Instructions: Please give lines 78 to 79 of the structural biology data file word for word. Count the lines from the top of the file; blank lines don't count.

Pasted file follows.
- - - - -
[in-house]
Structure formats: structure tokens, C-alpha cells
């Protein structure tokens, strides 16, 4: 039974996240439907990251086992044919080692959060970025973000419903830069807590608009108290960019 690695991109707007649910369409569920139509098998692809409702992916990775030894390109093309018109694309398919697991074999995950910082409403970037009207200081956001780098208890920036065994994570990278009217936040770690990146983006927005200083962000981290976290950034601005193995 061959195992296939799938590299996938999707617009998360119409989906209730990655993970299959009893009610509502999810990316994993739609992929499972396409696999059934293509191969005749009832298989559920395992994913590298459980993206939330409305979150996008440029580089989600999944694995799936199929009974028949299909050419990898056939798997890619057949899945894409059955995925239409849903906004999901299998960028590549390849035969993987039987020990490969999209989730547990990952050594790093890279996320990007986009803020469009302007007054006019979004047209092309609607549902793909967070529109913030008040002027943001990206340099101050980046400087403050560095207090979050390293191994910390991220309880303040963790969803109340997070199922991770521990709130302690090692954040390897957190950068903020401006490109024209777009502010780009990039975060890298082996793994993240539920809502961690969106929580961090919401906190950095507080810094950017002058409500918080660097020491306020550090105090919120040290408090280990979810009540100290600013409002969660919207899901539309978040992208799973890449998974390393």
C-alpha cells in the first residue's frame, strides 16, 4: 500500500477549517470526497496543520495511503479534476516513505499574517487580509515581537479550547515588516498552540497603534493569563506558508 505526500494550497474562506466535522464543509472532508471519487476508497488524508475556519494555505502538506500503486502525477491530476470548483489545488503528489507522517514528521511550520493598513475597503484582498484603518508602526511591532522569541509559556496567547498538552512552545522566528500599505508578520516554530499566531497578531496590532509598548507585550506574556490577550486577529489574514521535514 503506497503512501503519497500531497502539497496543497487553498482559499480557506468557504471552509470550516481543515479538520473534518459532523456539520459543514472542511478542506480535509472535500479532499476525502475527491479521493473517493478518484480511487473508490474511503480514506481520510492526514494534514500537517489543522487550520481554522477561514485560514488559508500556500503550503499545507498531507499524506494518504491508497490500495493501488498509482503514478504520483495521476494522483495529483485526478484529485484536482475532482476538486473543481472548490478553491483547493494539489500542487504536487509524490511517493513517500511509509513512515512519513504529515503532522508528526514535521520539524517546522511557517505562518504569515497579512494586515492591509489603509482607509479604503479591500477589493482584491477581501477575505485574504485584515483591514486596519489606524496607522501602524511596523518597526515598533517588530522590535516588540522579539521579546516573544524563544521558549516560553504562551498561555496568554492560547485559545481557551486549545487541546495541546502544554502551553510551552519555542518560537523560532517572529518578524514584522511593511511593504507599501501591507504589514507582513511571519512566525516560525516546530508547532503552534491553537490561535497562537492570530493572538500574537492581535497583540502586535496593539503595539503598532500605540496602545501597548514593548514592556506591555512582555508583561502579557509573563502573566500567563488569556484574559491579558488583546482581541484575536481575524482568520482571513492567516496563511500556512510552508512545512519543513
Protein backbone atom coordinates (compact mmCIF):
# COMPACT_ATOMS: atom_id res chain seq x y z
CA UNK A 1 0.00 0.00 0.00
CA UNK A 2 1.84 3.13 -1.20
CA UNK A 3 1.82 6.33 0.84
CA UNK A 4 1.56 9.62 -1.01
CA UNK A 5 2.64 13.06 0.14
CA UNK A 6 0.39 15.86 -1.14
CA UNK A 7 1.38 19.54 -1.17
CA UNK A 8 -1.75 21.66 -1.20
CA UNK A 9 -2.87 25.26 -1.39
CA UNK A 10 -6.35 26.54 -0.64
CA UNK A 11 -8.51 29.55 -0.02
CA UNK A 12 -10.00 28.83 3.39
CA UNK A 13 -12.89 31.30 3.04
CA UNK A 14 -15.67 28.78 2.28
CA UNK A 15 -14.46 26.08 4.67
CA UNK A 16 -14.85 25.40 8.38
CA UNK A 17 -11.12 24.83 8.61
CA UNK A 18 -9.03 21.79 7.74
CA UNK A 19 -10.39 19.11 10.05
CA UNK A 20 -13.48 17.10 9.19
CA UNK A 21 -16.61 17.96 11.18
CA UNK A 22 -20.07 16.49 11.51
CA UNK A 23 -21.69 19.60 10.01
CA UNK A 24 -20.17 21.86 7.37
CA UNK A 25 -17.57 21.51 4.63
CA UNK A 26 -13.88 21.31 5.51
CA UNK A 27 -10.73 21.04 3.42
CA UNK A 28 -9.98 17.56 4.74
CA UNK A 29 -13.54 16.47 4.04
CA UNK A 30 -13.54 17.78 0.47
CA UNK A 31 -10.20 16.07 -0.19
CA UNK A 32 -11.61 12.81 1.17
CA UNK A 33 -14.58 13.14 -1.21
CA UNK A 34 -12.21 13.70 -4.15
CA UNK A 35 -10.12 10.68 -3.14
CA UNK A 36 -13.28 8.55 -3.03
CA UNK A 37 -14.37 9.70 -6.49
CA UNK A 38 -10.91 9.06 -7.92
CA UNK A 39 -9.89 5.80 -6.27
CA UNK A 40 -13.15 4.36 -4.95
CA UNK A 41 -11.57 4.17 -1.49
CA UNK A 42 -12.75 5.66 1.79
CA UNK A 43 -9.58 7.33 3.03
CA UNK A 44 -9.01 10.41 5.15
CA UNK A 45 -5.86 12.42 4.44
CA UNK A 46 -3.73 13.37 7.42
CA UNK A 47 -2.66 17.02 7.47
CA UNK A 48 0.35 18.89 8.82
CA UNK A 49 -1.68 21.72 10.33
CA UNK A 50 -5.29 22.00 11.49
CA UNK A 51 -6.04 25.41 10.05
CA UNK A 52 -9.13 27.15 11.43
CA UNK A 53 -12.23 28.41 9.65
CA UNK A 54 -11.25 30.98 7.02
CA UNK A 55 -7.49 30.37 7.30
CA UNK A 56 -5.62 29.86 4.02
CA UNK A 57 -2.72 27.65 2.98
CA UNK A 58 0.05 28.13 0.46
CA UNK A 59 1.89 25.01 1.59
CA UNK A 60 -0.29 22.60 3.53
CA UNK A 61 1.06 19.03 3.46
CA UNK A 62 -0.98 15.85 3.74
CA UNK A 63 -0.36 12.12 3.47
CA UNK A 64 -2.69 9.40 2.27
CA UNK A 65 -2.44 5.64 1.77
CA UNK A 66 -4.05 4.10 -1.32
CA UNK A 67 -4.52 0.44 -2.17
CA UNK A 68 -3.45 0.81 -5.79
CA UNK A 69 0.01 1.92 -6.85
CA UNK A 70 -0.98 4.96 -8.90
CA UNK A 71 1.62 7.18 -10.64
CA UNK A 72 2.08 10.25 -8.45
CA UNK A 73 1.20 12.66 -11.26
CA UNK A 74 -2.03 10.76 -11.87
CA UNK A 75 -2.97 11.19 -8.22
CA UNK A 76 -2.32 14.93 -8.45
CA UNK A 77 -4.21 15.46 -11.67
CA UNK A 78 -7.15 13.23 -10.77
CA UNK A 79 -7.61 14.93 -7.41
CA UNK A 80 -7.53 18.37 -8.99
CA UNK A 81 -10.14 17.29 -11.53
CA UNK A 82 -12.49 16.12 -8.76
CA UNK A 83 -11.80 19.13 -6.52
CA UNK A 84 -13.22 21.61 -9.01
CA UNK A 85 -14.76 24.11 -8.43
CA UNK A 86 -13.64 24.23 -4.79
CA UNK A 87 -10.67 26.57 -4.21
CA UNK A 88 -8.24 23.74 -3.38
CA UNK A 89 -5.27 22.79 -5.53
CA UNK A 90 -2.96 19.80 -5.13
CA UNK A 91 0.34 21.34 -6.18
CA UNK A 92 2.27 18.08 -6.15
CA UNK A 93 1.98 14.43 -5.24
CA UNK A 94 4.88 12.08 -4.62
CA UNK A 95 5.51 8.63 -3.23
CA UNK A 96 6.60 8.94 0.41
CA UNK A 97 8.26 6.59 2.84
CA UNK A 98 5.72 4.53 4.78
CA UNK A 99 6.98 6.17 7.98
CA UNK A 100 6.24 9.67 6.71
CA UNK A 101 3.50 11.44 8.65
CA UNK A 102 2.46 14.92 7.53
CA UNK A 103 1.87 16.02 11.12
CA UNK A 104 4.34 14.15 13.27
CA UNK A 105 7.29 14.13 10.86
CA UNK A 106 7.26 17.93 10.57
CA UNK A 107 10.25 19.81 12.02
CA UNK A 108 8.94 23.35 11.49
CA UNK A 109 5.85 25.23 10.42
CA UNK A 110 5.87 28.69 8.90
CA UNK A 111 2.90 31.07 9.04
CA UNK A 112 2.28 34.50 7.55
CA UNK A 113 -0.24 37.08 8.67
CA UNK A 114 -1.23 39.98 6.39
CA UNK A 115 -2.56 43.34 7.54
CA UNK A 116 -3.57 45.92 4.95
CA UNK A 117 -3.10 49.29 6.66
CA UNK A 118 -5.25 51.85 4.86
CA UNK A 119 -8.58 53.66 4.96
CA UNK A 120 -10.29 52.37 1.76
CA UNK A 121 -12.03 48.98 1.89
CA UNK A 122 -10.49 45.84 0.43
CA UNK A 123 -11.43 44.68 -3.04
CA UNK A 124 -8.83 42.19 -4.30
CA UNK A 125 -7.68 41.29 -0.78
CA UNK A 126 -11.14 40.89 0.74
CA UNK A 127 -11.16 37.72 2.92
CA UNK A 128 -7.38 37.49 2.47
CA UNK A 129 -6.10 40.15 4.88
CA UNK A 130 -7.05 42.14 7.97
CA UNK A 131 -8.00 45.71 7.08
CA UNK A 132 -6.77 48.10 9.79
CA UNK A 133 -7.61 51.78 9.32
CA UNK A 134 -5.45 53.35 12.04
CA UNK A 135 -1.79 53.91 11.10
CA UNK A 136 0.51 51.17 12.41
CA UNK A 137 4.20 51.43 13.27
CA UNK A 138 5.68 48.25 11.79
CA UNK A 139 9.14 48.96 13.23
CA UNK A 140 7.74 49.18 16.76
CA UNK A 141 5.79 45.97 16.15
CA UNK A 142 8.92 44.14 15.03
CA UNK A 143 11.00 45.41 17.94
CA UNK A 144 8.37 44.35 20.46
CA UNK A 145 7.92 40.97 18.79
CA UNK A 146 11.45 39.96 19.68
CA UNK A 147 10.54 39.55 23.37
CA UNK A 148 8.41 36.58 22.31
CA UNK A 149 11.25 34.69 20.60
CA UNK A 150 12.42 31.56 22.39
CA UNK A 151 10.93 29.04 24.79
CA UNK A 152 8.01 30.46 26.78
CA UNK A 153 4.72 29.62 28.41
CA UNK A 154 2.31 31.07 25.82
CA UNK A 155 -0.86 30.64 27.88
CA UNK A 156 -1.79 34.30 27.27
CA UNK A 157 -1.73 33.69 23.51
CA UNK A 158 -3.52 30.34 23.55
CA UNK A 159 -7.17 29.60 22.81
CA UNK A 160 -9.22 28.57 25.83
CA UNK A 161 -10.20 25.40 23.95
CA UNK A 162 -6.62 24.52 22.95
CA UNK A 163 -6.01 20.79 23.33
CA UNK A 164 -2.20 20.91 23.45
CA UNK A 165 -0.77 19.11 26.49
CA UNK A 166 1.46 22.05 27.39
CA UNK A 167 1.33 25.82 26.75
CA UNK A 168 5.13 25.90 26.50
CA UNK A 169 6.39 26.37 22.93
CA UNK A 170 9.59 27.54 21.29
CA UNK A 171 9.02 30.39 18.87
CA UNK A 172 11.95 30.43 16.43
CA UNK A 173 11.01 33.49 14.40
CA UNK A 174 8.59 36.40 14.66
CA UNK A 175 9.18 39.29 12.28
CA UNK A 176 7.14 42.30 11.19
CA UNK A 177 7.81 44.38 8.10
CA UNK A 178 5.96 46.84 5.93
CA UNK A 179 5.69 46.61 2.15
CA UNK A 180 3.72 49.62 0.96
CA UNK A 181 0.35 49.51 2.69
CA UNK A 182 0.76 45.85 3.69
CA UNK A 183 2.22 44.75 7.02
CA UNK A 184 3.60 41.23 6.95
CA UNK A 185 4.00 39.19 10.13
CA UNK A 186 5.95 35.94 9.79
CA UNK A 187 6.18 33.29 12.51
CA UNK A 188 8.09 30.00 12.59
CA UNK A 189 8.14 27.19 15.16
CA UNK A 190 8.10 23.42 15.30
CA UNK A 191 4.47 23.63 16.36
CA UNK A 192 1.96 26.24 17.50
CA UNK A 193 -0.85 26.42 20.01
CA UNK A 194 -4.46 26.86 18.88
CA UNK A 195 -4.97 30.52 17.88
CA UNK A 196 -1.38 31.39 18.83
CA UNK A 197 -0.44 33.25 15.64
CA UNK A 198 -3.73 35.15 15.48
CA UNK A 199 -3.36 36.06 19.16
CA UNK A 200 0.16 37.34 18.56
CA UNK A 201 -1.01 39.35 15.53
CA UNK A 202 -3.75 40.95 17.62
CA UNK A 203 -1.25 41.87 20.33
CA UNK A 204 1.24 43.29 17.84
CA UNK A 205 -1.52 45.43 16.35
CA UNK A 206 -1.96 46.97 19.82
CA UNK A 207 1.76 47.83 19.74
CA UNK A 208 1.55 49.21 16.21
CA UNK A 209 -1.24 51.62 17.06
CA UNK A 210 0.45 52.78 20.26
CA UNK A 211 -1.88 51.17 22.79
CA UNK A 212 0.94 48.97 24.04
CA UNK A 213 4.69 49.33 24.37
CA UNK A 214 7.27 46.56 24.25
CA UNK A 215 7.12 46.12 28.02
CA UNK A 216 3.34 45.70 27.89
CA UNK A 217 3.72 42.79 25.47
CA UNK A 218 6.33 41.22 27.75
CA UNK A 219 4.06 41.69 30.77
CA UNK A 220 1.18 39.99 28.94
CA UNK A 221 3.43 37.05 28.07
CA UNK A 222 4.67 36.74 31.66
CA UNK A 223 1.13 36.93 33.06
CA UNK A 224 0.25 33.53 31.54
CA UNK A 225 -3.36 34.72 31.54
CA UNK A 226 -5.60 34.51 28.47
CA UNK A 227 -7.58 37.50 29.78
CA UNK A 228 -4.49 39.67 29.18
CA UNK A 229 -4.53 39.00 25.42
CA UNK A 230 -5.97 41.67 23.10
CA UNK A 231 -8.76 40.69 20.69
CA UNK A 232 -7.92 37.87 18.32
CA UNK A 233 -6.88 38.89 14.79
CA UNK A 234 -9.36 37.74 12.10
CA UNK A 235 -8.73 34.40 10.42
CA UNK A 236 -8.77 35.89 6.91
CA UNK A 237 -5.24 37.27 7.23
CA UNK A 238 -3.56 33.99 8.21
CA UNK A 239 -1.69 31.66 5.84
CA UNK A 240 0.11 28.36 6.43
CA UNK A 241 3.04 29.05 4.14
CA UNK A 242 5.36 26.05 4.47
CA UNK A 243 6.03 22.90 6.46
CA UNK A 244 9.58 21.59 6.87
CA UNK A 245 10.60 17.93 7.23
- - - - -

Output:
CA UNK A 72 2.08 10.25 -8.45
CA UNK A 73 1.20 12.66 -11.26